Hawaiian iwi complicates Construction…

iwiDiscovery of Hawaiian iwi complicates construction of Laie Hotel…

Laie, Hawaii – Oahu (HawaiiNewsNow) By Lisa Kubota.

A sacred discovery is complicating the construction of a new hotel on Oahu’s North Shore. Workers found what are believed to be Hawaiian remains, or iwi, at the site of the future Courtyard by Marriott in Laie.

The new hotel is going up next to the Polynesian Cultural Center on the site of the old Laie Inn. The land manager said no bones were found during the archaeological survey for the environmental assessment that was completed before construction started earlier this year. On December 9, a subcontractor came across the bones while digging out the area for the hotel pool. The land manager said the workers notified the project’s archaeologist who then contacted the state.

“Basically immediately covered the bones, I understand, in some muslin cloth and put a lauhala basket cover over them,” explained Eric Beaver, president of Hawaii Reserves, Inc.

Hawaii News Now has learned that the workers found some teeth and part of a human jaw. Beaver said the subcontractor halted all construction around the pool which is in the middle of the hotel property. The State Historic Preservation Division is working with the project’s archaeologist and the Oahu Island Burial Council. There is no timeline for a decision by the state.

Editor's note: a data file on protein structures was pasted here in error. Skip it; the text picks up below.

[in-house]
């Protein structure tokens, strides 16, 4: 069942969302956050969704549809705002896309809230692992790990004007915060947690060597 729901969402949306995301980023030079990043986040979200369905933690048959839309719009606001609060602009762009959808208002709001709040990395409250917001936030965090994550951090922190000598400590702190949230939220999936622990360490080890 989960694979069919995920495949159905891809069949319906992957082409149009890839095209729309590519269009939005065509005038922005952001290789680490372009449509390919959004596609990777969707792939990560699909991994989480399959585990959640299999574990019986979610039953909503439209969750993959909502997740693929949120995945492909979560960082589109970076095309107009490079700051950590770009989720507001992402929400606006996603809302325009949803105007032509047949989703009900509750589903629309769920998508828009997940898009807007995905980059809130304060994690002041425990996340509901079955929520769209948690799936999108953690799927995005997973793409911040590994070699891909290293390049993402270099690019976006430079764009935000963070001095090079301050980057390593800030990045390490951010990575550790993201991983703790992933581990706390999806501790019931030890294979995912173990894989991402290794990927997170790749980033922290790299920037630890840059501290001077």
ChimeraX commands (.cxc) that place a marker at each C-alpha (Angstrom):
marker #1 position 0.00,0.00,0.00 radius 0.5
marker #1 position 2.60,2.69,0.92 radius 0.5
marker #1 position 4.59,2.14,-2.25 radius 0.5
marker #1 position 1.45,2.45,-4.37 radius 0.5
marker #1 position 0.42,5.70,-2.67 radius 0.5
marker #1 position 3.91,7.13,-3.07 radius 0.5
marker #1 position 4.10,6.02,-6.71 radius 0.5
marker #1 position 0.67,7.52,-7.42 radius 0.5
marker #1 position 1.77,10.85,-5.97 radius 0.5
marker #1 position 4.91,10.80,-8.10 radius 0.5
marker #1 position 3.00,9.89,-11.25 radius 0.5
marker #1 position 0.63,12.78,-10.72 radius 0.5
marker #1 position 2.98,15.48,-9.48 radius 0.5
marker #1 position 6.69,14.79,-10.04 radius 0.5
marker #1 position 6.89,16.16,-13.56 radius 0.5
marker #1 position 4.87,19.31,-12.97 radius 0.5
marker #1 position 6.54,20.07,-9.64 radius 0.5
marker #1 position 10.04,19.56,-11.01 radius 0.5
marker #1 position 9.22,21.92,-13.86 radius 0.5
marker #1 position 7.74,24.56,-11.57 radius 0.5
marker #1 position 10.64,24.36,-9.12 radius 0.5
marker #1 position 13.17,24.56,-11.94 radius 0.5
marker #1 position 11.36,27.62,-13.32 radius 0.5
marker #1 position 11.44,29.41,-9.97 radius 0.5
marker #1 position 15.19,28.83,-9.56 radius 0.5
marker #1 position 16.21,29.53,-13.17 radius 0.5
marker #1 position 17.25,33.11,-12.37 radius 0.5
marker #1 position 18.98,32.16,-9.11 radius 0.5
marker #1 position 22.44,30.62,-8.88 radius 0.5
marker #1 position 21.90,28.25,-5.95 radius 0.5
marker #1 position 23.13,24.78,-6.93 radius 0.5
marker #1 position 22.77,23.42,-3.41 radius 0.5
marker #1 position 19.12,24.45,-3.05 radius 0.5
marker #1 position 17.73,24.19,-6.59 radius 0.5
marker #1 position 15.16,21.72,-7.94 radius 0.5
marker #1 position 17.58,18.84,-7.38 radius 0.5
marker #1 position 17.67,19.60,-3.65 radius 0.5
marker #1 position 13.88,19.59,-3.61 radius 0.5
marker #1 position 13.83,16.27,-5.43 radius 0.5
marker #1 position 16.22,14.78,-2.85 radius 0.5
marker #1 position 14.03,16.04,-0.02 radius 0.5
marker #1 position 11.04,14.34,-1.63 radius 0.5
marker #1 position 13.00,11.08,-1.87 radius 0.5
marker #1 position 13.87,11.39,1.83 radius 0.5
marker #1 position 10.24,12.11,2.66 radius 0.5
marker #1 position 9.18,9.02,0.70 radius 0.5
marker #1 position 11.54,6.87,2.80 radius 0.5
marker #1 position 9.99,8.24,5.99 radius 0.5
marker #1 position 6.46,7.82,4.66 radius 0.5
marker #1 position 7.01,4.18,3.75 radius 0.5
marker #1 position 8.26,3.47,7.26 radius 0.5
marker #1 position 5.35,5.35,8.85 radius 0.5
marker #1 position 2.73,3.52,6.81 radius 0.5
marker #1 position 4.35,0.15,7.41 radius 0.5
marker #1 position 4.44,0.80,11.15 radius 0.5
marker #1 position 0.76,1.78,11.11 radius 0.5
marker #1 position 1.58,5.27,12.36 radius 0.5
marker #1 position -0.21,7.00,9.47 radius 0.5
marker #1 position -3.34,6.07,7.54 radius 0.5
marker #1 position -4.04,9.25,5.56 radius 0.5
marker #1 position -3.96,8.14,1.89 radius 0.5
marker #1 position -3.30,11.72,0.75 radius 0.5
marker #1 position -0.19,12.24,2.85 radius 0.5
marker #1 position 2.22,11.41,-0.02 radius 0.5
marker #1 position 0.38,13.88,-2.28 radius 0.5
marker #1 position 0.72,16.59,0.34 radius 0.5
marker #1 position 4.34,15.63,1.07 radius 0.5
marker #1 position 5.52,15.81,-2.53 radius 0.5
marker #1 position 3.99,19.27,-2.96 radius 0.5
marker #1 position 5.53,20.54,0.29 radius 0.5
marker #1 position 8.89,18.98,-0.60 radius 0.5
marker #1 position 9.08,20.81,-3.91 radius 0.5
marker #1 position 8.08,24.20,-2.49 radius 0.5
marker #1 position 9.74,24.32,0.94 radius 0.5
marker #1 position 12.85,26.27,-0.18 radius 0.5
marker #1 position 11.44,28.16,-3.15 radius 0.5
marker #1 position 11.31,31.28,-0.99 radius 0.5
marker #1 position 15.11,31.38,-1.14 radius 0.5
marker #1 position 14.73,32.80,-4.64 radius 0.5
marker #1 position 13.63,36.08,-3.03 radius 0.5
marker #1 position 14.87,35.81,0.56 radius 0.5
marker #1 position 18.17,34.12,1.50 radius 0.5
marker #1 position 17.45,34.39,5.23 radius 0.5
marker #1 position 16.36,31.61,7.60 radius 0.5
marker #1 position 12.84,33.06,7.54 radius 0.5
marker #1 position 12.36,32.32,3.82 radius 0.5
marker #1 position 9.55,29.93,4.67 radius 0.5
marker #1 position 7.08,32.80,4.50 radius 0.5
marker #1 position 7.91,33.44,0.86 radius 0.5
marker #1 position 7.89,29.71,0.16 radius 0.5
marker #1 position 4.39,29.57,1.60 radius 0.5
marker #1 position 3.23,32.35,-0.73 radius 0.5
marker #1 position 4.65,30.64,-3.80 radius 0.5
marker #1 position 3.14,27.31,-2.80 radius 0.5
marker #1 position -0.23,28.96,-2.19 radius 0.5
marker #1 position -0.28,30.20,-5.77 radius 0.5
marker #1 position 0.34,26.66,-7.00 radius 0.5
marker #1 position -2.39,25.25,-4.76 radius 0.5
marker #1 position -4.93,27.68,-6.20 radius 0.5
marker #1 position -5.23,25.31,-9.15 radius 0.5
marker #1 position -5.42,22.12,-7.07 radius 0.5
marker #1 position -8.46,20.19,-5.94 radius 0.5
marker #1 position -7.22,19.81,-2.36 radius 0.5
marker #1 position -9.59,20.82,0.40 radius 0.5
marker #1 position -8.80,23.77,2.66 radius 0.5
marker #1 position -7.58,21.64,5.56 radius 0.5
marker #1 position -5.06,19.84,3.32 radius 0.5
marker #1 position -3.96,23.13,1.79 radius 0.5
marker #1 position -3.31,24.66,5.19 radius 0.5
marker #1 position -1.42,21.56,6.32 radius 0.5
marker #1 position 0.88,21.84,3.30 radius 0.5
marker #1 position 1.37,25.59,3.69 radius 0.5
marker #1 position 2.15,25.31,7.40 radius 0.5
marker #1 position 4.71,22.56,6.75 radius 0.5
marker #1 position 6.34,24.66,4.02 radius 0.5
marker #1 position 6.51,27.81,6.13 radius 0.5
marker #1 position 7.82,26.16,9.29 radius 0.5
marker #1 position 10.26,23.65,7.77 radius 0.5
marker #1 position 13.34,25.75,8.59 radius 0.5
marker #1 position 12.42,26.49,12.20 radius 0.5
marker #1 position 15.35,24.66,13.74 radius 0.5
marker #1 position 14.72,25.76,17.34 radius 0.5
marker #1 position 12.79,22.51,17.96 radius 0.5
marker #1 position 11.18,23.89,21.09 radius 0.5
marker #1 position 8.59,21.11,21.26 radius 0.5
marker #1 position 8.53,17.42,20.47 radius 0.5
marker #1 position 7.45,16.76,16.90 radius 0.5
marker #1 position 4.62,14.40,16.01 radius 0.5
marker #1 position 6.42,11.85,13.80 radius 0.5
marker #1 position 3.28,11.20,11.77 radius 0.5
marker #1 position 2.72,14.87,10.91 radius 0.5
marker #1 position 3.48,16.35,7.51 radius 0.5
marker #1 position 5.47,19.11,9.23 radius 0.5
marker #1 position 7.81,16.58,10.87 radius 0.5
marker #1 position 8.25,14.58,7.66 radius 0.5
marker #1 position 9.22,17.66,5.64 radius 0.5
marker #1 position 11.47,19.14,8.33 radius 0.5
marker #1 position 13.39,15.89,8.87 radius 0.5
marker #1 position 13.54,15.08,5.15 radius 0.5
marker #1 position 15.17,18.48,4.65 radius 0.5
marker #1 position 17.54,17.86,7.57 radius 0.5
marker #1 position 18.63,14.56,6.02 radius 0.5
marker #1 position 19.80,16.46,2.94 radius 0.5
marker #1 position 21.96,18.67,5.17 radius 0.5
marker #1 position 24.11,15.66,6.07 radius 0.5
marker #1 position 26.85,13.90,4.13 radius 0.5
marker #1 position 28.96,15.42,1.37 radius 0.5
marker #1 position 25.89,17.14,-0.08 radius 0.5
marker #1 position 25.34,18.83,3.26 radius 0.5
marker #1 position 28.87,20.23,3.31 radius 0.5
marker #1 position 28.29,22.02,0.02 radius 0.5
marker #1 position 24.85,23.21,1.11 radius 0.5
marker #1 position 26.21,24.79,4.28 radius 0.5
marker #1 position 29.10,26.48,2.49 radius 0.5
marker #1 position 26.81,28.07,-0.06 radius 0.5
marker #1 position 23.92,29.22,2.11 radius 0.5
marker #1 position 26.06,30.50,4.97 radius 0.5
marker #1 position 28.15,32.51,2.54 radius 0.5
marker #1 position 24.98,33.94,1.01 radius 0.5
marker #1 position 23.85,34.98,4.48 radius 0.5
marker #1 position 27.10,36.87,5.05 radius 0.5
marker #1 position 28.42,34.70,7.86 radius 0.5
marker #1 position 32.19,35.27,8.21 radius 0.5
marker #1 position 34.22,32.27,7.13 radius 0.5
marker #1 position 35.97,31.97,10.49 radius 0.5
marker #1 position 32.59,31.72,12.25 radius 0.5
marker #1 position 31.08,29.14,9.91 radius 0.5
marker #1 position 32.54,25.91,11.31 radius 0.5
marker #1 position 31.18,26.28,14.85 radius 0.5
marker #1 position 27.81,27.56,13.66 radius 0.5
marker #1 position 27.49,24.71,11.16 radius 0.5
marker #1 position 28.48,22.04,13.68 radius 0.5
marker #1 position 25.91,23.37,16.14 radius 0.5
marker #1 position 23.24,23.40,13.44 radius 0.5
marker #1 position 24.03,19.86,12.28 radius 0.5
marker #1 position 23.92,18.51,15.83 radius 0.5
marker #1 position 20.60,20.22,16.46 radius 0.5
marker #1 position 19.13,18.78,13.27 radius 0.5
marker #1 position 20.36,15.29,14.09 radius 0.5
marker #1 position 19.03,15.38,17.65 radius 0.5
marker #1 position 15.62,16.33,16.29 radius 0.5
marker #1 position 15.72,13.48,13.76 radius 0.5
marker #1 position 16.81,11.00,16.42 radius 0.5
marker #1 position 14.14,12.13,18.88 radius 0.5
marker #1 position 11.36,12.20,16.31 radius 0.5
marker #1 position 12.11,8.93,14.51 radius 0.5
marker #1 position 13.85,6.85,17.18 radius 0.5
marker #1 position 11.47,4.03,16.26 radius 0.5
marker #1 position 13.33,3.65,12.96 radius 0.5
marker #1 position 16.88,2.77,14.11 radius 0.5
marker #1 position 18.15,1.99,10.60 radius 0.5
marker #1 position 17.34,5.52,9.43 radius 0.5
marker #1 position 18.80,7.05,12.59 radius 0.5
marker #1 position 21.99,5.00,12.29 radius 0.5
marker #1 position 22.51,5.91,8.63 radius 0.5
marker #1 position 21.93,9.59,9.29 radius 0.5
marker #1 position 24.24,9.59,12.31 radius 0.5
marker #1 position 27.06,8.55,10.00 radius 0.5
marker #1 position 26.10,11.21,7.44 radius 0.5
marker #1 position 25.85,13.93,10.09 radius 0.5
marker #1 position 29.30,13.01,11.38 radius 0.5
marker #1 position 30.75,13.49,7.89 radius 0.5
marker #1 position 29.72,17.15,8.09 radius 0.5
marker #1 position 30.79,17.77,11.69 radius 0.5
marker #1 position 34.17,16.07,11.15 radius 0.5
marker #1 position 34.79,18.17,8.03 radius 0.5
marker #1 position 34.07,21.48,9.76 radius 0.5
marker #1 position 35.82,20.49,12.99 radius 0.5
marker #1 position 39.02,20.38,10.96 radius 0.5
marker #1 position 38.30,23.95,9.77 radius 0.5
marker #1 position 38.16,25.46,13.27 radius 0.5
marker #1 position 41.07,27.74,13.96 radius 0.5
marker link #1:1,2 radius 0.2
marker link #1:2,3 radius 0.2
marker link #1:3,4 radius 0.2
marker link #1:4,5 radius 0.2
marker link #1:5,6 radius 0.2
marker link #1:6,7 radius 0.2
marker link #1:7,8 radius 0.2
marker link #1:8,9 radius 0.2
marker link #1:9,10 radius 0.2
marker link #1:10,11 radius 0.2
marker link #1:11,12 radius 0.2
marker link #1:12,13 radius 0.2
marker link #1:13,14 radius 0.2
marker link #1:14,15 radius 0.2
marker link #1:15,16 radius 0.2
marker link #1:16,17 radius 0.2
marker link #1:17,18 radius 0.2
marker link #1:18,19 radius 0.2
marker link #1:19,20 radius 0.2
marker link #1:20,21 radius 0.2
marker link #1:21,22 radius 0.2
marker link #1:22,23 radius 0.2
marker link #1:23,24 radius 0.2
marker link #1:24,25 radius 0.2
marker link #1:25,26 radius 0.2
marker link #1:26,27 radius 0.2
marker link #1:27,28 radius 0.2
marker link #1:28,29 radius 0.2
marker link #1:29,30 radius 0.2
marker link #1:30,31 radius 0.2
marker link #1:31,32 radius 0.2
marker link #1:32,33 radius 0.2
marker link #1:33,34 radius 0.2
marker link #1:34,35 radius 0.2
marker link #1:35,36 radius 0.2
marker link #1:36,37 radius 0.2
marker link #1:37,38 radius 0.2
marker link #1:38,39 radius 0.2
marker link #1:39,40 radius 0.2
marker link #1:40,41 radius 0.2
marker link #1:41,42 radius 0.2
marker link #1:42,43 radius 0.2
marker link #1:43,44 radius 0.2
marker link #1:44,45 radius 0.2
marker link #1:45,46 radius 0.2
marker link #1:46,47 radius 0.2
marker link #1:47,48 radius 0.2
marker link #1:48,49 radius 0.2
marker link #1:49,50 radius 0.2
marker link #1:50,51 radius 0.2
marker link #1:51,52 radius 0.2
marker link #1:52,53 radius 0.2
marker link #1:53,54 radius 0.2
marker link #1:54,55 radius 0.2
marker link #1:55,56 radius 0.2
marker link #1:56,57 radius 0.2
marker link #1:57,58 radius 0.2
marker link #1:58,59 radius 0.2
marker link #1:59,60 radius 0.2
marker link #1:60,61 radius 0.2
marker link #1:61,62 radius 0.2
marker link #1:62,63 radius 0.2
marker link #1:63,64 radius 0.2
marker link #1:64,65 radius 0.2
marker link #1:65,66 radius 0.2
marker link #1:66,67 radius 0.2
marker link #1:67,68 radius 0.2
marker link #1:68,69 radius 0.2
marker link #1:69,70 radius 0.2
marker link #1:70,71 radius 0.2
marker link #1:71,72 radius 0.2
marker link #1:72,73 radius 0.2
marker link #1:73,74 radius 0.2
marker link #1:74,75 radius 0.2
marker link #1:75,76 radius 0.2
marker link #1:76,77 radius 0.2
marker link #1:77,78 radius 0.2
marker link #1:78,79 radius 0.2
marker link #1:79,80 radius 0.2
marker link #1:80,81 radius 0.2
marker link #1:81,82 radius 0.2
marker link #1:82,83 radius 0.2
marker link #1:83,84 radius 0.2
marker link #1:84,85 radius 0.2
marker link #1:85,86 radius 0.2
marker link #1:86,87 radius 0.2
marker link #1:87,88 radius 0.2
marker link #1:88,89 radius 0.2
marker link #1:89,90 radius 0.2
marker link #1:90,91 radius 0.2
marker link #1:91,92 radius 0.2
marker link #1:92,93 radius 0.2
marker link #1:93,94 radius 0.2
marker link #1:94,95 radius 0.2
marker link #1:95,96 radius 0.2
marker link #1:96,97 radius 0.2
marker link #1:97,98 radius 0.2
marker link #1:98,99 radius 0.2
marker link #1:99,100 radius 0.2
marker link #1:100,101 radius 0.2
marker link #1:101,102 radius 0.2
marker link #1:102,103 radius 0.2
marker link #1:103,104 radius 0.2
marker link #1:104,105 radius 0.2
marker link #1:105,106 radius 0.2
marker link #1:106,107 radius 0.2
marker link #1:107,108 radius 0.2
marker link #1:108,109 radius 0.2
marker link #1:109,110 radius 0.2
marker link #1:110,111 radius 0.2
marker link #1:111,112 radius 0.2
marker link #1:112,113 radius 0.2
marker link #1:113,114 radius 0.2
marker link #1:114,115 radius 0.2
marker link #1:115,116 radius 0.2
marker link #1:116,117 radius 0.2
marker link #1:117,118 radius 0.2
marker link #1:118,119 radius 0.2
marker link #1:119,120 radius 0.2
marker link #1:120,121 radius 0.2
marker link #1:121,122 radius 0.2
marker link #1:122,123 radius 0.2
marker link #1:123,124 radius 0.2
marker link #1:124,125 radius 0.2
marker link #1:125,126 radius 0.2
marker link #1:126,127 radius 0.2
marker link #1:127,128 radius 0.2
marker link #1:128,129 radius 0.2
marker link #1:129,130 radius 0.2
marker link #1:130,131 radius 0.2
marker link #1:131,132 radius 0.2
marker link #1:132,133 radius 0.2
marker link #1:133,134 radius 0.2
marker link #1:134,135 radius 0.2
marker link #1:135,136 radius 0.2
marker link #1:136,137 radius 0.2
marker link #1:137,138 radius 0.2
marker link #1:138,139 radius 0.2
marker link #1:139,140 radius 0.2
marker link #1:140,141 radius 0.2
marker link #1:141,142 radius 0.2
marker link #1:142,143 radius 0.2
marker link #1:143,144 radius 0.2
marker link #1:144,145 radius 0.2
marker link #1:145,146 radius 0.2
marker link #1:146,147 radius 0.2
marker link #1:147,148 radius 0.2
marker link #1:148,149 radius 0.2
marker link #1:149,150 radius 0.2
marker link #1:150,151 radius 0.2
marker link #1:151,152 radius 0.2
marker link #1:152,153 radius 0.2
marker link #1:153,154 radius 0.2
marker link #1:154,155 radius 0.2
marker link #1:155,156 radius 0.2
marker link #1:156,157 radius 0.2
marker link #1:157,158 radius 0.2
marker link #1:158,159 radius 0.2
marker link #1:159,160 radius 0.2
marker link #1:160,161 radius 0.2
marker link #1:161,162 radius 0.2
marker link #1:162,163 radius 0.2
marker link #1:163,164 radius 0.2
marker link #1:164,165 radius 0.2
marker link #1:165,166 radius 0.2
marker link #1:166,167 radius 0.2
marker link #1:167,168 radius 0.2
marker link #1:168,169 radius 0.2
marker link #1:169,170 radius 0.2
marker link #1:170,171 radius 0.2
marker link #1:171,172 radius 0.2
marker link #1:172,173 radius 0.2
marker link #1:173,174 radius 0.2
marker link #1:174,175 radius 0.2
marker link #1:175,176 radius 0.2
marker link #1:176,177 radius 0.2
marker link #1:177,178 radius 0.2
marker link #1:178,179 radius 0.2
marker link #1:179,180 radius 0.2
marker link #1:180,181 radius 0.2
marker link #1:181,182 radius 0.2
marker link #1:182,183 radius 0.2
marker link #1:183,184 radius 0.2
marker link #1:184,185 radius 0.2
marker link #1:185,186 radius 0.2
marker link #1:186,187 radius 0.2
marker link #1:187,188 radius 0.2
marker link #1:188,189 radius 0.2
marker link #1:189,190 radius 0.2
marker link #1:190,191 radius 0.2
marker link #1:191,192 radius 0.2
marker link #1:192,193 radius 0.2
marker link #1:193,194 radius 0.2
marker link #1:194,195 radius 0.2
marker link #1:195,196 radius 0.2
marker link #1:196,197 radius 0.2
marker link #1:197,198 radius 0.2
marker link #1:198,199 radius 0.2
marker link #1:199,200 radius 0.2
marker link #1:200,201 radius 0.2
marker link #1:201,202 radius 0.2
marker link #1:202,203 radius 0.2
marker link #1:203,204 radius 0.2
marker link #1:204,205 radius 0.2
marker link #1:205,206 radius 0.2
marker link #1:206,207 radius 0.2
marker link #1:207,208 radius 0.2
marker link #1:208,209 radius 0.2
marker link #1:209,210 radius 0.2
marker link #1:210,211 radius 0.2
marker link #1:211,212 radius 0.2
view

“I think they’re trying to determine whether the bones should be left in place or reinterred somewhere on the site or off the site,” said Beaver. Some are concerned that the discovery could be part of a larger burial site.

“I have no idea as to whether there are more bones in the area. I don’t get that sense so far from what we’ve heard, but we’re working with the contractor,” Beaver said. The 144-room hotel is slated to open next summer. Beaver said the project is still on schedule for now.

“With the holidays upon us and Christmas season, it’s probably at this point okay, but I think that my guess is probably in January they would like to have a determination made,” he said. Hawaii Reserves, Inc. prefers that the iwi be relocated to a cemetery in the community that the company also manages. HRI is in charge of the property belonging to the Church of Jesus Christ of Latter-day Saints.

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